This article first appeared in The Edge Malaysia Weekly on December 2, 2019 - December 8, 2019
WALKING around shopping malls this holiday season, I noticed one thing that was not there last year, or in the years before. Many big malls across the US have built huge net cages, some smack in the middle of the mall, that are being used to demonstrate the newest models of consumer drones. Shoppers donning goggles that give a drone’s point of view, through a video, pilot them before they decide whether they want the big, expensive toy for Christmas.
Most consumer drones are made by a Chinese firm headquartered just across the border from Hong Kong in Shenzhen that has suddenly found itself in the eye of the storm over global surveillance, intellectual property and national security concerns.
Dà-Jing Innovations Science and Technology Co, widely known as DJI Technology Co, dominates the industry with popular drones such as the US$99 (RM413) Ryze Tello, US$399 Phantom 3, US$499 Spark Quadcopter and US$1,299 Mavic 2 Pro Platinum. It has a 77% market share, according to SkyLogic Research, up from just 50% three years ago. The words “Da Jiang”, or literally “Great Boundary”, are derived from a Chinese phrase that means “great ambitions have no boundaries”. Yet, if policymakers in Washington have their way, those boundaries are likely to be severely tested over the next few years. Indeed, we could see more walls going up to ring-fence DJI and other Chinese drone makers from making further inroads.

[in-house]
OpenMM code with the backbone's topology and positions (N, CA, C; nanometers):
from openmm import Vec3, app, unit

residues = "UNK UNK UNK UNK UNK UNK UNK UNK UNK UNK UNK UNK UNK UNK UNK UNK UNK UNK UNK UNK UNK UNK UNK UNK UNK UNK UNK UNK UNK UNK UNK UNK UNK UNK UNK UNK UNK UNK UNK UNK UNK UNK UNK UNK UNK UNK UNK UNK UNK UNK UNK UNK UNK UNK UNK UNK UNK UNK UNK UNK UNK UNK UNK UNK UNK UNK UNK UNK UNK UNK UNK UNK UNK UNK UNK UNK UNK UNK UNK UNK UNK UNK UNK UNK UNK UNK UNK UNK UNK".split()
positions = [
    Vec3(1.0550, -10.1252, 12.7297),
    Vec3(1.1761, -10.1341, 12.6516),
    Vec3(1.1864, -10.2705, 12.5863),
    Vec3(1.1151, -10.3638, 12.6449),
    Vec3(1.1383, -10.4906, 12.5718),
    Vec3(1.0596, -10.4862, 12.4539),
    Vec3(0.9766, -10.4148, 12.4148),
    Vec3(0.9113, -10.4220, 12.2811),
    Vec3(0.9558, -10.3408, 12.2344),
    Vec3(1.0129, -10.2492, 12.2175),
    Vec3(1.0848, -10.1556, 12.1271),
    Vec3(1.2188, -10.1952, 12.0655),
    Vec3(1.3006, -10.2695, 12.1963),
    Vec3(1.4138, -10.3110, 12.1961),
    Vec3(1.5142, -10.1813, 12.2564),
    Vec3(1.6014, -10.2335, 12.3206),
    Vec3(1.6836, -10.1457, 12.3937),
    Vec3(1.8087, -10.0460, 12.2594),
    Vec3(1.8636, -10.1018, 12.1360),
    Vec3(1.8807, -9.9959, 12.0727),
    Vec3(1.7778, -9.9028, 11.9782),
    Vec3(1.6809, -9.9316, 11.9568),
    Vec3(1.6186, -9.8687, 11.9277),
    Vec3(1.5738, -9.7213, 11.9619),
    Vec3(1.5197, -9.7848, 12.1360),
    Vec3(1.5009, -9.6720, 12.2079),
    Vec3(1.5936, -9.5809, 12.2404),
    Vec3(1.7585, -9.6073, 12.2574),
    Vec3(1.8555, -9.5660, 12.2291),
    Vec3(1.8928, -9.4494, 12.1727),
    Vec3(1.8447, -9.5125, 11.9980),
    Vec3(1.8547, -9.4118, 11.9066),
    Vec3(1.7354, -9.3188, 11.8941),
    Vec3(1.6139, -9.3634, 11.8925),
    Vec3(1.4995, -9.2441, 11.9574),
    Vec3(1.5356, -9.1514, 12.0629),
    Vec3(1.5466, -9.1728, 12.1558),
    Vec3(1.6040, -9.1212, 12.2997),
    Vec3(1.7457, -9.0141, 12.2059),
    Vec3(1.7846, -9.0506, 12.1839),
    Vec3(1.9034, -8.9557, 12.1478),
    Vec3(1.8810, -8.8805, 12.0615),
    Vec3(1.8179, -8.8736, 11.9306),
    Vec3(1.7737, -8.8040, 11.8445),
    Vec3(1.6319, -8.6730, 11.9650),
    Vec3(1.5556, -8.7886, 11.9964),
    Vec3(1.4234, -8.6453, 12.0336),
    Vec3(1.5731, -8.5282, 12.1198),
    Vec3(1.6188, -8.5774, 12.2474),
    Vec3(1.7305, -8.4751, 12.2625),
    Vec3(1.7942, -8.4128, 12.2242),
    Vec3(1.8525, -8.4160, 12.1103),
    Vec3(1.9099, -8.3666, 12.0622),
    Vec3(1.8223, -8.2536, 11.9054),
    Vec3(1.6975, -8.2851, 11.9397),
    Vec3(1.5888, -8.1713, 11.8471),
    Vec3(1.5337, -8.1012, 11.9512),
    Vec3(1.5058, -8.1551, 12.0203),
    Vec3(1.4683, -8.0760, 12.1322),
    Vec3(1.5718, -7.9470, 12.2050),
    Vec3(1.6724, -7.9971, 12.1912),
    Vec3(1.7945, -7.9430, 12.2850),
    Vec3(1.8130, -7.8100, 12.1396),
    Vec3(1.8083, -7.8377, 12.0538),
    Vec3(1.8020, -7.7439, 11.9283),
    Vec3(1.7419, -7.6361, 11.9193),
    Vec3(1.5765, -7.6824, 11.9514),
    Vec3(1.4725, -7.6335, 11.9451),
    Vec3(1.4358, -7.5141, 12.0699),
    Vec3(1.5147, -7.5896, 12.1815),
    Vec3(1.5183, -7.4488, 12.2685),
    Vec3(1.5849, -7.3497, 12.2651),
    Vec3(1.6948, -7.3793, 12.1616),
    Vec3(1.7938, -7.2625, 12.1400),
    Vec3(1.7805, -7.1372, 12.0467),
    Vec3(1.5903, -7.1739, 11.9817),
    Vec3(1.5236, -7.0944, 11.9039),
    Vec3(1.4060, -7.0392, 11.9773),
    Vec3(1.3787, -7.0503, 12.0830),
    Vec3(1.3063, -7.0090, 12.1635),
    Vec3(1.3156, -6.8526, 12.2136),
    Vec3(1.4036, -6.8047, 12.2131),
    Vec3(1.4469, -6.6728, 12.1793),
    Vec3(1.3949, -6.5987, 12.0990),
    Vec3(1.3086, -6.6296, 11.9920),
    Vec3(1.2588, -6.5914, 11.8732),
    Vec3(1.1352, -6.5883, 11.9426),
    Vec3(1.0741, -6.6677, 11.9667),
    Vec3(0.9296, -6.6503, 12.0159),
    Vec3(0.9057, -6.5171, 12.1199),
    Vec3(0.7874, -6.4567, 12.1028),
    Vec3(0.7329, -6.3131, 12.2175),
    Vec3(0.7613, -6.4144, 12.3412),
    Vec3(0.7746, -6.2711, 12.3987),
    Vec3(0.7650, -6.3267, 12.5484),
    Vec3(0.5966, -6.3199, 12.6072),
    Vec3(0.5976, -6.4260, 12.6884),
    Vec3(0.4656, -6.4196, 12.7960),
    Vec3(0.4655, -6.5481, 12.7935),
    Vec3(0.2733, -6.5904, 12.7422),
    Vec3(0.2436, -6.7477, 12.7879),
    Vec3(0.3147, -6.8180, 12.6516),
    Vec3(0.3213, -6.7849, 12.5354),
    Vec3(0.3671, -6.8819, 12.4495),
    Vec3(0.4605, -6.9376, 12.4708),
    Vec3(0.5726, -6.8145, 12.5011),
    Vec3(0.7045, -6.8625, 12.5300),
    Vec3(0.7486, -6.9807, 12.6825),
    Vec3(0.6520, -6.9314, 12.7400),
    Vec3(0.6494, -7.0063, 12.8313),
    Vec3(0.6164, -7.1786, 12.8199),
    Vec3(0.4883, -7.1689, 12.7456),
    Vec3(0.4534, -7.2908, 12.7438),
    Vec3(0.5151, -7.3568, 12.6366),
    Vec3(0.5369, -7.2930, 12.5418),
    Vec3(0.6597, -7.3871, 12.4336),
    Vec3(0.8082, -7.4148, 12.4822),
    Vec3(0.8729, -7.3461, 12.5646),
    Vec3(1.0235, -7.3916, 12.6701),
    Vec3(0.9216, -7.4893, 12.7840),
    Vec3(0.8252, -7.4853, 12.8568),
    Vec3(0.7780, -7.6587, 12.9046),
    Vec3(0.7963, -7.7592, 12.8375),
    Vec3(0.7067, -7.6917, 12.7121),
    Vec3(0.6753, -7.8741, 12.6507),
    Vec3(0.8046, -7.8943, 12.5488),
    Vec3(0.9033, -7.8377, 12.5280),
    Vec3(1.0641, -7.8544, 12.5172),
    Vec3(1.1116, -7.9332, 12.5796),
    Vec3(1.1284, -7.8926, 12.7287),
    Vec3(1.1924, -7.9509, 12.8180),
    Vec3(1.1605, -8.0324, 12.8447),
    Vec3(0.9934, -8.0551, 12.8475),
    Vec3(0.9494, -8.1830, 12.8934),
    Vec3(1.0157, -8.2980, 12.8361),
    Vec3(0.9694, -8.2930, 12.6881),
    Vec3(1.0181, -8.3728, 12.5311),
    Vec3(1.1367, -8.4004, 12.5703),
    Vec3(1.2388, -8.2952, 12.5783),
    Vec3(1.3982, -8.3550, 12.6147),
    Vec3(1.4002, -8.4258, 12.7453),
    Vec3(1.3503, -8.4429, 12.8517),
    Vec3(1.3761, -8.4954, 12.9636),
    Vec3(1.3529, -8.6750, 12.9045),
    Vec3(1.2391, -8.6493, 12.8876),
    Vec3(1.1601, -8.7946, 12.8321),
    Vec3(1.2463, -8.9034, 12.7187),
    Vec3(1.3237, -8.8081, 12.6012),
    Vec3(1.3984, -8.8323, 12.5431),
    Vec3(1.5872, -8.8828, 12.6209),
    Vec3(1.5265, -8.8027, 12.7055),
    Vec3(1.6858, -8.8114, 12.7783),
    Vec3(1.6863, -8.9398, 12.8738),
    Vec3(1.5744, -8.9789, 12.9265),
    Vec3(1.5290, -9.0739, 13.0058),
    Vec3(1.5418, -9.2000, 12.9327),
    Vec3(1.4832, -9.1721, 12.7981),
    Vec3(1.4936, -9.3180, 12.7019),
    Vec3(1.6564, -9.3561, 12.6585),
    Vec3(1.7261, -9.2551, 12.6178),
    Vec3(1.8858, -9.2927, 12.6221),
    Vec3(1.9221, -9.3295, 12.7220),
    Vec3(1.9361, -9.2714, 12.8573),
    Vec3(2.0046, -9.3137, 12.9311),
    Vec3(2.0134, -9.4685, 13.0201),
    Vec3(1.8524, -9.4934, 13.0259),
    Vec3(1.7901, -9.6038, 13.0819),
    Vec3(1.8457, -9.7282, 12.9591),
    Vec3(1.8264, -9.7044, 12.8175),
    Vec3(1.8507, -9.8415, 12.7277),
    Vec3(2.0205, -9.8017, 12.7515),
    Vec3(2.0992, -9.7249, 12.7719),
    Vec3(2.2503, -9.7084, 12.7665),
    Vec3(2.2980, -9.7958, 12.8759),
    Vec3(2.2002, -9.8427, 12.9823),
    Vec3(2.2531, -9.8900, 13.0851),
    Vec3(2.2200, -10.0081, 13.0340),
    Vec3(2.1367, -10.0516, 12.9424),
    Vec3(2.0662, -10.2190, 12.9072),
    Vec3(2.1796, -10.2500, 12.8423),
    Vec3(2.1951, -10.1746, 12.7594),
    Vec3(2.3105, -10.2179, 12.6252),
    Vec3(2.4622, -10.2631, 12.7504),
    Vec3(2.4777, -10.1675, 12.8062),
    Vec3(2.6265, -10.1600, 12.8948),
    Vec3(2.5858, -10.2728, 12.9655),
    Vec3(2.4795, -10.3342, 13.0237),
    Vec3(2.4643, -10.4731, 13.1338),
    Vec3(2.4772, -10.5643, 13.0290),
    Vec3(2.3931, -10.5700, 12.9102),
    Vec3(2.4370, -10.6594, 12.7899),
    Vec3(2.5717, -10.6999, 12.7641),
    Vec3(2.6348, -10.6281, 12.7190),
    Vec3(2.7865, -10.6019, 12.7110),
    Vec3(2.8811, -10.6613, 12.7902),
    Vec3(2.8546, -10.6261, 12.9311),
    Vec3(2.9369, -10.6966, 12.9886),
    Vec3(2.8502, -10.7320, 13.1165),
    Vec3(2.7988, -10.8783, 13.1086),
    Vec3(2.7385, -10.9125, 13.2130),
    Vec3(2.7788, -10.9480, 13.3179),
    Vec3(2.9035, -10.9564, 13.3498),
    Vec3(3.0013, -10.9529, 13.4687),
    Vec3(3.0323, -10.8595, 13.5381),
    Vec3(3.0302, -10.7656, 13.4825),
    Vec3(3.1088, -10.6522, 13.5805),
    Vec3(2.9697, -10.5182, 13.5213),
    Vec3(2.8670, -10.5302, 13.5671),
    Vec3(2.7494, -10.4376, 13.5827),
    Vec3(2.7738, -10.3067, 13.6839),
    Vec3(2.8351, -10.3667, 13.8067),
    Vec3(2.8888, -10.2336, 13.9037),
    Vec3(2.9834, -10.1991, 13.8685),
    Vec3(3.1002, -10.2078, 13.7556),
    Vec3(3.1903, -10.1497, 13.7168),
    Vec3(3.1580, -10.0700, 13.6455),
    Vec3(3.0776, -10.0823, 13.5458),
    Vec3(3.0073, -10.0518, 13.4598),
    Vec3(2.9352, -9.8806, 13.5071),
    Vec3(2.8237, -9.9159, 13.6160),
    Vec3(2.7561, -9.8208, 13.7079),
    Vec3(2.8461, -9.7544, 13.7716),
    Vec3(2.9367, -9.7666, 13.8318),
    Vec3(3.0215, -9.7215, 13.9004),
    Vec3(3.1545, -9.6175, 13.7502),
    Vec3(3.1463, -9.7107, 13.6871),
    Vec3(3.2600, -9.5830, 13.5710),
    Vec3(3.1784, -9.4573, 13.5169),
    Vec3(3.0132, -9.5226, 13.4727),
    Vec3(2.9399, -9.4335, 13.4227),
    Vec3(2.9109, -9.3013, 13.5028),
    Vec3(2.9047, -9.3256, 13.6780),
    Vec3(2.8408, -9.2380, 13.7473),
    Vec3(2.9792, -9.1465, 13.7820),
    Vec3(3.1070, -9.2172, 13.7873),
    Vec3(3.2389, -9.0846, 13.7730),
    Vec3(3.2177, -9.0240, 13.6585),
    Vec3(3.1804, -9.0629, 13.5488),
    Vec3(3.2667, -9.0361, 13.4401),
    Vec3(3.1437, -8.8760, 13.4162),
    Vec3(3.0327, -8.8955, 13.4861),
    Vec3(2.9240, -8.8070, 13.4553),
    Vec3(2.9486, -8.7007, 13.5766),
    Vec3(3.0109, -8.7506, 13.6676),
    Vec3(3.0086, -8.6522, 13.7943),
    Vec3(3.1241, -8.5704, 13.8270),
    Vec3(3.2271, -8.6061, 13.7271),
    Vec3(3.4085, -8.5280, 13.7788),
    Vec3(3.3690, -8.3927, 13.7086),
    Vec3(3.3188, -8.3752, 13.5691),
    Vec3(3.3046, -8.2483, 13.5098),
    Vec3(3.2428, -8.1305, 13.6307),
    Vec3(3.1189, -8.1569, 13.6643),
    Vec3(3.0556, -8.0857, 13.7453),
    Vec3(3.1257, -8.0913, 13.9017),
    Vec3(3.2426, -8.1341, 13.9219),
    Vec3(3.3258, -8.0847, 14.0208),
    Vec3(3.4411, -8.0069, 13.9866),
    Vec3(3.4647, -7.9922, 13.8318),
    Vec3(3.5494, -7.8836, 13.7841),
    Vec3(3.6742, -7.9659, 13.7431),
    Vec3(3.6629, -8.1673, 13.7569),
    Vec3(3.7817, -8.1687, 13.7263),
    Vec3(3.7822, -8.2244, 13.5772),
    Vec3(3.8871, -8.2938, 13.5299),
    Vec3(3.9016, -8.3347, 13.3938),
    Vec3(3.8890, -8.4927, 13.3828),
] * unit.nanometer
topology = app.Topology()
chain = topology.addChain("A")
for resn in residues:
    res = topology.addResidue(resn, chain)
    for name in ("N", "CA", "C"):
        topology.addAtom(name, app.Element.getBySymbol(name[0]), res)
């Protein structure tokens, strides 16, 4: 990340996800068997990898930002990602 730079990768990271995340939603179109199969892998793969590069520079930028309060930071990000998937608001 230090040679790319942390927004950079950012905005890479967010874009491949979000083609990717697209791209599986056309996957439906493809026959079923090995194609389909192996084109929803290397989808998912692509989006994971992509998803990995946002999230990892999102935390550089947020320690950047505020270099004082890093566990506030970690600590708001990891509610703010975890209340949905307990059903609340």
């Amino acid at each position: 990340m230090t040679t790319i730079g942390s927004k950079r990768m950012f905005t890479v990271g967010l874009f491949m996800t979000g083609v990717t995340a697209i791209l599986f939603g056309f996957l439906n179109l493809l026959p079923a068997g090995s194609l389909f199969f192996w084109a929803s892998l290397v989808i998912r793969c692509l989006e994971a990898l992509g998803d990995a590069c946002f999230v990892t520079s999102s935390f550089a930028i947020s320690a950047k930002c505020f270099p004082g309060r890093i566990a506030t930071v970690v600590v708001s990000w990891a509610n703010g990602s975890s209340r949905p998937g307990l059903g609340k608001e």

Founded by Frank Wang Tao, DJI is one of China’s largest unicorns, with a valuation of US$21 billion. Born in Hangzhou, Wang attended Hong Kong University of Science and Technology where he won an HK$18,000 bursary to conduct research on unmanned aerial vehicles, or drones. He developed a flight control system for an unmanned mini-helicopter that became the seed for the first consumer drone.
Wang launched DJI from his Hong Kong dorm room and chose Shenzhen as the base for his fledgling start-up mainly because of its proximity to the former British colony. He had always been fascinated with flying objects. As a child, he owned a toy helicopter that crashed, so he vowed to build a more stable flying object when he grew up. As a teenager, Wang learnt about flight stabilisation, and on a wing and a prayer launched his start-up, which raised money from prominent venture capital (VC) firms, including Sequoia Capital China and Access Partners.